Balian came to a stop in front of Aimery and Eschiva, and the older man looked up at him grimly, unsure what he should say. Part of him wanted to blame Ibelin for sending him to Cyprus in the first place. He should have stayed and defended his innocence before the High Court. He should never have resigned as Constable. He should—
“Look, Aimery, your idiot brother may have named Geoffrey his heir, but I wouldn’t bet on his chances of ever claiming that inheritance.”
“Why not?” Aimery snapped back, frowning. “What do you mean?”
“Do you honestly think that the men who have spent the better part of two years fighting to gain control of Cyprus are about to relinquish their gains—or claims—to someone who hasn’t been risking his hide with them? My nephew Henri, you can be damned sure, wouldn’t dream of such a thing, not even in a nightmare.”
Aimery’s eyes narrowed, and he slowly withdrew his arm from Eschiva to sit tensely focused on Ibelin. “What are you saying?”
“How many times in the history of this Kingdom have men from the West been the ‘rightful’ heir, only to lose out to men already here? The precedent was set from the very start with the election of Baldwin I. Now is no different. My nephew, Toron, Cheneché, Bethsan, even Barlais—they know you, they trust you, and they respect you. If you want them to recognize you as Guy’s heir, do what Guy, in his stubborn idiocy, wouldn’t do: give them each enough land so they can feel richly rewarded, and keep enough for yourself to win new vassals. This city and Tyre are flooded with men who have lost everything. If you promise them something, anything, just a foothold, they will flood to your banner. They will practically swim across to Cyprus for the chance of a new beginning.” Maria Zoë found herself wondering if her husband was speaking of himself.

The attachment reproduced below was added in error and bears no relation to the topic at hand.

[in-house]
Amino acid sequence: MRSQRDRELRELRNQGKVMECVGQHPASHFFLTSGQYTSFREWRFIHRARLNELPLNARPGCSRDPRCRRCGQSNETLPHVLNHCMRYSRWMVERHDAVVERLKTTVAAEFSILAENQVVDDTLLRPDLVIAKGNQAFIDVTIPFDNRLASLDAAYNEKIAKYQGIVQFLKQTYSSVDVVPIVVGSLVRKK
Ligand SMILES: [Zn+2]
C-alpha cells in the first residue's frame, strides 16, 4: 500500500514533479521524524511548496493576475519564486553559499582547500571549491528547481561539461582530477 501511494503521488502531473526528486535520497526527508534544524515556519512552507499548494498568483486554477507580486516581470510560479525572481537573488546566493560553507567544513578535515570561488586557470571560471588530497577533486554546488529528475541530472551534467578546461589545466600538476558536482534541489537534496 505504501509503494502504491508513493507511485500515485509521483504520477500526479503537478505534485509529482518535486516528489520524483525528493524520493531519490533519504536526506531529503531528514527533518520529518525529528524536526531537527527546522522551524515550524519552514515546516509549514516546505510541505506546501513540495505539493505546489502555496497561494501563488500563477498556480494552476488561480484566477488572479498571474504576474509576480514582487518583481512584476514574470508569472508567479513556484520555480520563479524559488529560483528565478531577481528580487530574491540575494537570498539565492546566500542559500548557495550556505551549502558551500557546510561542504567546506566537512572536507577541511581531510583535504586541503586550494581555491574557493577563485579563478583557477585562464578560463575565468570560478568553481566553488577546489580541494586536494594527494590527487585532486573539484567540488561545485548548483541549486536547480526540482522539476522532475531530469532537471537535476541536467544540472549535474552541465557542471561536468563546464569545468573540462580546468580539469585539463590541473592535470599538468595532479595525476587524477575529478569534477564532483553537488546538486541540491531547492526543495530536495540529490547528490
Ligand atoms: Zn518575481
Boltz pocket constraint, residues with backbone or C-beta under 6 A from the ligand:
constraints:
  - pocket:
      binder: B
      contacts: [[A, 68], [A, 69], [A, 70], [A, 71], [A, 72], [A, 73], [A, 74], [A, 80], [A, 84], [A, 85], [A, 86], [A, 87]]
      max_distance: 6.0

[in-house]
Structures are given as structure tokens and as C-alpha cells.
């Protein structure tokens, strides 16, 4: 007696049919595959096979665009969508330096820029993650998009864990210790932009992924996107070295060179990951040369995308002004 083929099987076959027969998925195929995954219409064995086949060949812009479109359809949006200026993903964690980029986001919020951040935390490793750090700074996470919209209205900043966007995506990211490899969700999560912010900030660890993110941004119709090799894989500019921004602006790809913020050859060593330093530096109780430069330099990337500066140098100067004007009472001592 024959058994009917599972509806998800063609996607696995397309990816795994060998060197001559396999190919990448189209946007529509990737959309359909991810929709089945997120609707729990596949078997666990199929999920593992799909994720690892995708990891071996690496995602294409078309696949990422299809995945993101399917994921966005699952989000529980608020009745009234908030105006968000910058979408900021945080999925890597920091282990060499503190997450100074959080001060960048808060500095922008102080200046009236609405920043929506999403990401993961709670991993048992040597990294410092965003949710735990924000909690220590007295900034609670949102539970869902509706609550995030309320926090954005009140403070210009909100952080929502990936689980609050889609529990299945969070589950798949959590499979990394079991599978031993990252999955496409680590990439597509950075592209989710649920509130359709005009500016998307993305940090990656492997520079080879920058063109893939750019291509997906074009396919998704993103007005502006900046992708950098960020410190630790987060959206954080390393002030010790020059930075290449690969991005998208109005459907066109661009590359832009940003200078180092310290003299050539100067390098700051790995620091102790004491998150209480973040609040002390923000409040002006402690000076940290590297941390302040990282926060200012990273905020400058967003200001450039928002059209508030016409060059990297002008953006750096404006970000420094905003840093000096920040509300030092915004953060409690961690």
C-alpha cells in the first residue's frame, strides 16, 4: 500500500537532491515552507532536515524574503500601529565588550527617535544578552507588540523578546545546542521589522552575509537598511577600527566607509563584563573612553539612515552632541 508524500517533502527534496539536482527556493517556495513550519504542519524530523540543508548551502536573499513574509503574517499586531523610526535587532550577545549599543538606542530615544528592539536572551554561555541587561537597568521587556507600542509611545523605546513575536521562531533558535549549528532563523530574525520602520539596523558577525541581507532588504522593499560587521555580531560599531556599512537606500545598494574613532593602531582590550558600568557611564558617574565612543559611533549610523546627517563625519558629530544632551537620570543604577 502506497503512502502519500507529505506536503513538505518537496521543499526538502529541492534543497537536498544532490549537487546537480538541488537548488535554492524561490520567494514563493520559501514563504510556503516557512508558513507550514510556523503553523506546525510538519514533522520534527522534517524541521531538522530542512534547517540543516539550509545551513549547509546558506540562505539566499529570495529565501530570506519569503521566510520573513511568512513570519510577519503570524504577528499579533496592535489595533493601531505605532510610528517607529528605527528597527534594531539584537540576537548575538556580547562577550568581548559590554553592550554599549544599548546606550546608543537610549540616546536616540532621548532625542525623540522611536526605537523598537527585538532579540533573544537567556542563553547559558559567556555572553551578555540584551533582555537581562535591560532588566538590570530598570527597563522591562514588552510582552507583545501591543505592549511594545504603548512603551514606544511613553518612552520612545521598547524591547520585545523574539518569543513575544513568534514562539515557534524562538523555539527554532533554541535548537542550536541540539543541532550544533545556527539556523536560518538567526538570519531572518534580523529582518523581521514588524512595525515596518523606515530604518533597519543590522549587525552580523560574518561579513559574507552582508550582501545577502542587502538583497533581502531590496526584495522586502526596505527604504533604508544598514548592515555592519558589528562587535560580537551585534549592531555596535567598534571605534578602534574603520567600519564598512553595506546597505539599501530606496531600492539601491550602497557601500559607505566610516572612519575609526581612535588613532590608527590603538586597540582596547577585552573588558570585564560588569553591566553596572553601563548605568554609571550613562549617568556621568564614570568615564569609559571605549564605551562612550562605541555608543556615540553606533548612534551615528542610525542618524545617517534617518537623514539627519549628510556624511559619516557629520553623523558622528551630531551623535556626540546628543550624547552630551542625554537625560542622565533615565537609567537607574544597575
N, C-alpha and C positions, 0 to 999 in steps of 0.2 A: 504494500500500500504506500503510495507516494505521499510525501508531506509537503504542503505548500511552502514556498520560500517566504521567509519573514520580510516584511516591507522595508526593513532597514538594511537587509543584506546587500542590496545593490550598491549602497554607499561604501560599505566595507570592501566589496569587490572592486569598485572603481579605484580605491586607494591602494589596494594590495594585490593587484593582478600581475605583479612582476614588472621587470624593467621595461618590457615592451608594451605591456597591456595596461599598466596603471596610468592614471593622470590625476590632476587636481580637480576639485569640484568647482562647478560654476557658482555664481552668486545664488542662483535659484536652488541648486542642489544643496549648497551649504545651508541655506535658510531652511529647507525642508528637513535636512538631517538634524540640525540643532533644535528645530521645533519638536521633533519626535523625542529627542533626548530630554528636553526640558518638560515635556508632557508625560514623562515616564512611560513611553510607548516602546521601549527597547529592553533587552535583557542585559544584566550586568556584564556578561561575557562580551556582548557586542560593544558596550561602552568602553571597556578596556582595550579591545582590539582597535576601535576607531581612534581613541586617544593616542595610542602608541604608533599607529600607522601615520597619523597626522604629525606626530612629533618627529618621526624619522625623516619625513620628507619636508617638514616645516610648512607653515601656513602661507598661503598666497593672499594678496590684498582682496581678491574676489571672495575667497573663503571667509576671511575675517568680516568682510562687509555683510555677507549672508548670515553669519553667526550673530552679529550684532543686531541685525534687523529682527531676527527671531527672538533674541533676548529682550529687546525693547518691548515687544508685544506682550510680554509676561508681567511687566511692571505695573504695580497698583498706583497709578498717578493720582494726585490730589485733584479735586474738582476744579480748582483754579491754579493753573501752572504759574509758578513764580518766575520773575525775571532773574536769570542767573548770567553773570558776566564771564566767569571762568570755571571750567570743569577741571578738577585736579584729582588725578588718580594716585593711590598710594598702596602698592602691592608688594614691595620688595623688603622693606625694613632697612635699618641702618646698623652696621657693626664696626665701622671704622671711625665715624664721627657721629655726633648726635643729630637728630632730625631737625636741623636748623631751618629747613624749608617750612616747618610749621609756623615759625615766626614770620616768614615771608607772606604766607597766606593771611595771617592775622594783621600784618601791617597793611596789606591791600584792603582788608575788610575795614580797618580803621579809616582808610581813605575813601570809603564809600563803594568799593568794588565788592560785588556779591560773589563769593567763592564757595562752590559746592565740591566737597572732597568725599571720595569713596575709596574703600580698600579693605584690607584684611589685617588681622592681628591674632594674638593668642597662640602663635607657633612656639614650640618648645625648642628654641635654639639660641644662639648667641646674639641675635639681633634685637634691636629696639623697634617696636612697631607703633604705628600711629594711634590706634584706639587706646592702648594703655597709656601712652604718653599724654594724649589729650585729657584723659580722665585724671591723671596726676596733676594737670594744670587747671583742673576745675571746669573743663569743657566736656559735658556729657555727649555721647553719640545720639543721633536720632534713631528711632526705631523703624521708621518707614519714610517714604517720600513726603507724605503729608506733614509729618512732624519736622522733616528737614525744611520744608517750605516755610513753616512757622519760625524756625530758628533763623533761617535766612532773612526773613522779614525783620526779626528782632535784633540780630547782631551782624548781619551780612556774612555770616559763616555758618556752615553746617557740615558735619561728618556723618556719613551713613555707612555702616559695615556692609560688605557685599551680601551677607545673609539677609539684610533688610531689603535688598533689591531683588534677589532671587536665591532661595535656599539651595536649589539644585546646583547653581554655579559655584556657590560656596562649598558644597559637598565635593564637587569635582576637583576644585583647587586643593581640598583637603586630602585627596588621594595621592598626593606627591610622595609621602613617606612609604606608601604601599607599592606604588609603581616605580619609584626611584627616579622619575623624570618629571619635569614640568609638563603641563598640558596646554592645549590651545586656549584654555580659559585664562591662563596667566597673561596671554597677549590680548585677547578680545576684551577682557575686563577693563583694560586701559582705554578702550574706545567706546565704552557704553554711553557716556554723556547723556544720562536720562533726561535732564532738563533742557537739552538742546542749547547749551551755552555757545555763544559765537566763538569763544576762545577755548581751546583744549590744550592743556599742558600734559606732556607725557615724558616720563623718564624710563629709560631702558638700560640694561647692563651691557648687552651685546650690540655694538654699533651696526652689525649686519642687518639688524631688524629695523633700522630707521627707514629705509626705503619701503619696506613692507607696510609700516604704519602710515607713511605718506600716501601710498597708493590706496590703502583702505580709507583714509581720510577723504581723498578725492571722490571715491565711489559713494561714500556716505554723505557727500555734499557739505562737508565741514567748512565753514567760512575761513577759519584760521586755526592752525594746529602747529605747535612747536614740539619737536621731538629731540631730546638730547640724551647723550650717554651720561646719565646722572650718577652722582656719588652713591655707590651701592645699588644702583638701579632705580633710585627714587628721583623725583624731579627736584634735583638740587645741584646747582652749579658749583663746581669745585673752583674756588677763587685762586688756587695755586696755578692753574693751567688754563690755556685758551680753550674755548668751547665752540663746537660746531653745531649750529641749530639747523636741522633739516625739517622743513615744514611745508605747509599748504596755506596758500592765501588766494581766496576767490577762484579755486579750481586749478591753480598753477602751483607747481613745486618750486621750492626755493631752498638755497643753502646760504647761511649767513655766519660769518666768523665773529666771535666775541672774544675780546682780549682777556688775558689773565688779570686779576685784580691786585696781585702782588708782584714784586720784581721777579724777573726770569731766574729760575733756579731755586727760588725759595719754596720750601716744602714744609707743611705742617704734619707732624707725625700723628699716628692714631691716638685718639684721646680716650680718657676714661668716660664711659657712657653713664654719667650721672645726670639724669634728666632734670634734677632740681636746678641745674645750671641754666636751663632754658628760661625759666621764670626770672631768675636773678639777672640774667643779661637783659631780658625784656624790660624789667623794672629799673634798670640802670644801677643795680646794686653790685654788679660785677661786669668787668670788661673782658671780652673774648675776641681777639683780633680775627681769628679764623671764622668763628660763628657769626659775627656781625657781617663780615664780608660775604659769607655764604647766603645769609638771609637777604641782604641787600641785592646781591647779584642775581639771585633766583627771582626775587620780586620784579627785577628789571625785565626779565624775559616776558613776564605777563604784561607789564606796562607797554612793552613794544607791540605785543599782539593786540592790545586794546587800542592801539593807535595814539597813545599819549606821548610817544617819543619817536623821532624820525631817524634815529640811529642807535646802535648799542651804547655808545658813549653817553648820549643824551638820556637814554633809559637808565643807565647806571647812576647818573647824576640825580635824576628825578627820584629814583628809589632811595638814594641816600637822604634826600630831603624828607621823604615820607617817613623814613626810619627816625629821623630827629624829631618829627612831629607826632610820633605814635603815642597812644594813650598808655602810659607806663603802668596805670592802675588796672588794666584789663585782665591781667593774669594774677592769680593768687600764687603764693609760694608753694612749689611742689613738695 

Balian continued, “You’ve been a loyal brother, Aimery. Again and again. You backed Guy against your better judgment. You stayed by him on the Horns of Hattin, when you could have broken out with Tripoli or me. You went into captivity with him. You joined him at the siege of Acre. You supported him against Montferrat. And what did he ever give you in return? Nothing. Not one miserable thing. Why, in the name of our ever-loving Christ, should you respect his last wishes?”
“You sincerely think your nephew would back me?”
“For a barony? Henri would back John’s dog!”
Suddenly they were all laughing, and although Aimery growled, “I’m not sure that’s much of a compliment,” his shoulders had squared, and Eschiva could feel the energy surging through his muscles again.
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